Earlier in 2023 China granted Pakistan some debt relief by deferring repayment of $2.1 billion in loans from China for two years. This included suspending interest payments. Pakistan is the largest export customer for Chinese weapons and the destination for billions in Chinese construction investments. Foreign lenders and investors, especially the IMF (International Monetary Fund), China and Saudi Arabia, have lost patience with Pakistan and are unwilling to take further financial risks there. One financial risk is the $77 billion debt to China and Saudi Arabia. This money is supposed to be repaid between 2023 and 2026. Pakistan doesn’t have the money to make the payments and is trying to negotiate an extension. Until this issue is resolved there will be no more loans or investments from China or Saudi Arabia. A side-effect of all this financial turmoil is high 47 percent inflation which is felt by all Pakistanis.

The primary cause of all this financial distress is the Pakistan military, which is currently controlling the government in Pakistan. The excessive military influence on Pakistani politics has been an issue since Pakistan was created after World War II. China and India did not have that problem, for different reasons. The Indian politicians insisted from the beginning that the military remain subservient to the elected government. The Chinese communists took control of the Chinese government after World War II and continually reminded the military leaders that their main job was to keep the CCP, or Chinese Communist Party in power.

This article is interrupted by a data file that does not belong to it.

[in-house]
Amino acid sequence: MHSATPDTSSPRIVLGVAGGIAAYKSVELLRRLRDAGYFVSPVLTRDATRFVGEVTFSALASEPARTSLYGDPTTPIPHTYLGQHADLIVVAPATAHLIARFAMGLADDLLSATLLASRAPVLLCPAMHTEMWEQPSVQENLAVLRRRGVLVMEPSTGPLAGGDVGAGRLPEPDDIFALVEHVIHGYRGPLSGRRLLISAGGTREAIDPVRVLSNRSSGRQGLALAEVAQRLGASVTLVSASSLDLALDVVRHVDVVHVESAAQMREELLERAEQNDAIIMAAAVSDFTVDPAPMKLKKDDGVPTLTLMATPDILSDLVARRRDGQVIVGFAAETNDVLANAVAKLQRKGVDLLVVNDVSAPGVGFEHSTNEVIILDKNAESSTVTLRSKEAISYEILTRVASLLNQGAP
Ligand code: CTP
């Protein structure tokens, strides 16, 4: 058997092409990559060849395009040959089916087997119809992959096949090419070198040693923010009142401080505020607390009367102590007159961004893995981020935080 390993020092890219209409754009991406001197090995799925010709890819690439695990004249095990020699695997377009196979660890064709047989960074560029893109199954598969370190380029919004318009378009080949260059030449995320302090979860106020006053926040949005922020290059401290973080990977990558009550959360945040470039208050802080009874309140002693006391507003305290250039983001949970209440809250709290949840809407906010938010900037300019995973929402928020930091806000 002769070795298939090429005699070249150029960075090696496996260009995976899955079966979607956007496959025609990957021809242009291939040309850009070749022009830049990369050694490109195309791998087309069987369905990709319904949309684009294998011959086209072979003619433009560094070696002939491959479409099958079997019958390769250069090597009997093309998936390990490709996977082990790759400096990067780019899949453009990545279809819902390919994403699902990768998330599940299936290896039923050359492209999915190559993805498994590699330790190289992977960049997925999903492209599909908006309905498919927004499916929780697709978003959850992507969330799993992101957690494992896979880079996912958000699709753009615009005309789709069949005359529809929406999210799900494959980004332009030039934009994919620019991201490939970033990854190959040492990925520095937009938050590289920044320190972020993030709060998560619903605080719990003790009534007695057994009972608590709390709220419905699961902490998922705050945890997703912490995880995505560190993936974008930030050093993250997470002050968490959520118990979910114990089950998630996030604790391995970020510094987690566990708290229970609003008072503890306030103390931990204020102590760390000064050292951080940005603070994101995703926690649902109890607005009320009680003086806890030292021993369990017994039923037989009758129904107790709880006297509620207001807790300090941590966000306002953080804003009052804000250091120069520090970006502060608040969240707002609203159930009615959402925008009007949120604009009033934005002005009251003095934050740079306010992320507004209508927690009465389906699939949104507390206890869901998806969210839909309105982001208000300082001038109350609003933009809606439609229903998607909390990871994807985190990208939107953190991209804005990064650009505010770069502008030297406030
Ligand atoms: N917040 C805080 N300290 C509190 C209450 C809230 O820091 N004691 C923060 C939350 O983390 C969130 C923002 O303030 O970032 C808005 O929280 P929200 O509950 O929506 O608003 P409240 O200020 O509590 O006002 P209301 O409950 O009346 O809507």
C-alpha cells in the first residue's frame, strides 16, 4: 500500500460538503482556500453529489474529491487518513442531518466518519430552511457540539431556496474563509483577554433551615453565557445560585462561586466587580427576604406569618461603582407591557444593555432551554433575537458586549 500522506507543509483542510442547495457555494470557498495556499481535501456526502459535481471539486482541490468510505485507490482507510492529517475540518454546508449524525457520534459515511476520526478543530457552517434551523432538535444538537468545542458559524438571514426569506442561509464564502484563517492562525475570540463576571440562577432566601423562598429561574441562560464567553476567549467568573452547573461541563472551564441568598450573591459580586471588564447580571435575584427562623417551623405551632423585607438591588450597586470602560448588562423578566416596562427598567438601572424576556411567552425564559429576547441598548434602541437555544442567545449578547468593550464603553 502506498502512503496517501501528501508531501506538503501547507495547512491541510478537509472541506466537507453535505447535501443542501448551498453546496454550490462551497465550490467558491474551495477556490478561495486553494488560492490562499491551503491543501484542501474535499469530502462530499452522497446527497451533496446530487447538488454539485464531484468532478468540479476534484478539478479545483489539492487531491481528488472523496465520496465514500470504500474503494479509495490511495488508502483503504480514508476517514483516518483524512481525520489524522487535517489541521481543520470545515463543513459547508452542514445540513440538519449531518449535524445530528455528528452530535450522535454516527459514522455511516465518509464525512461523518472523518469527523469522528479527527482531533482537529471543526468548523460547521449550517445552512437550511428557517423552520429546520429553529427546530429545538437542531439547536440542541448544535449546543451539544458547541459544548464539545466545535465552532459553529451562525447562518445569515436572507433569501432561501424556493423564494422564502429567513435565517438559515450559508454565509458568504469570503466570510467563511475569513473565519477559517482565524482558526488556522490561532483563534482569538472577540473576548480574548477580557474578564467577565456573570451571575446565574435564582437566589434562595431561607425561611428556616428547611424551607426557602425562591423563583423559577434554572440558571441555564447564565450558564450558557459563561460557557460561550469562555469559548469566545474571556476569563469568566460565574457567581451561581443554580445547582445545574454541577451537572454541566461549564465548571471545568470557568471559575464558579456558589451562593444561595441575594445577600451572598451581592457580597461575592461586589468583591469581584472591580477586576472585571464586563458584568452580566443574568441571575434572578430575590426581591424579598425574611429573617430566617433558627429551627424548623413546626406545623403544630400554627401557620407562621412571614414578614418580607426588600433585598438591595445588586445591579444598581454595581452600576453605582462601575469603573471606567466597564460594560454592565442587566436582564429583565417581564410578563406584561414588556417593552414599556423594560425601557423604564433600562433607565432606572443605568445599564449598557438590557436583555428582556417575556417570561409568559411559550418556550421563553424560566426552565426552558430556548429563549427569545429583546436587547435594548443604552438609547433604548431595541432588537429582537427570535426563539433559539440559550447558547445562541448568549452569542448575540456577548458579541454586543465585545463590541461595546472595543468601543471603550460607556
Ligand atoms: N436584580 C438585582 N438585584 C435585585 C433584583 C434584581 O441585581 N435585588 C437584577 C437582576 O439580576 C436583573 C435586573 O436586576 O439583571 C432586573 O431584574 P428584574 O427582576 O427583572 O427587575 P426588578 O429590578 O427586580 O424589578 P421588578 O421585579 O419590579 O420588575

In Pakistan the parliament could not control the generals, who periodically took control of the government for a few years and then let the politicians return to power. During those periods when the generals were in charge, they often made poor economic decisions. One was to purchase more weapons from China than Pakistan could afford or pay for. Now Pakistan has more debt than it can handle, and related economic mistakes have put Pakistan in a debt crisis that requires an expensive and politically difficult solution. The major lenders will have to take losses and Pakistan will have to change and reduce what it spends, especially on the military. Unless the Pakistani economy is put right there is increasing risk of popular violence and a civil war.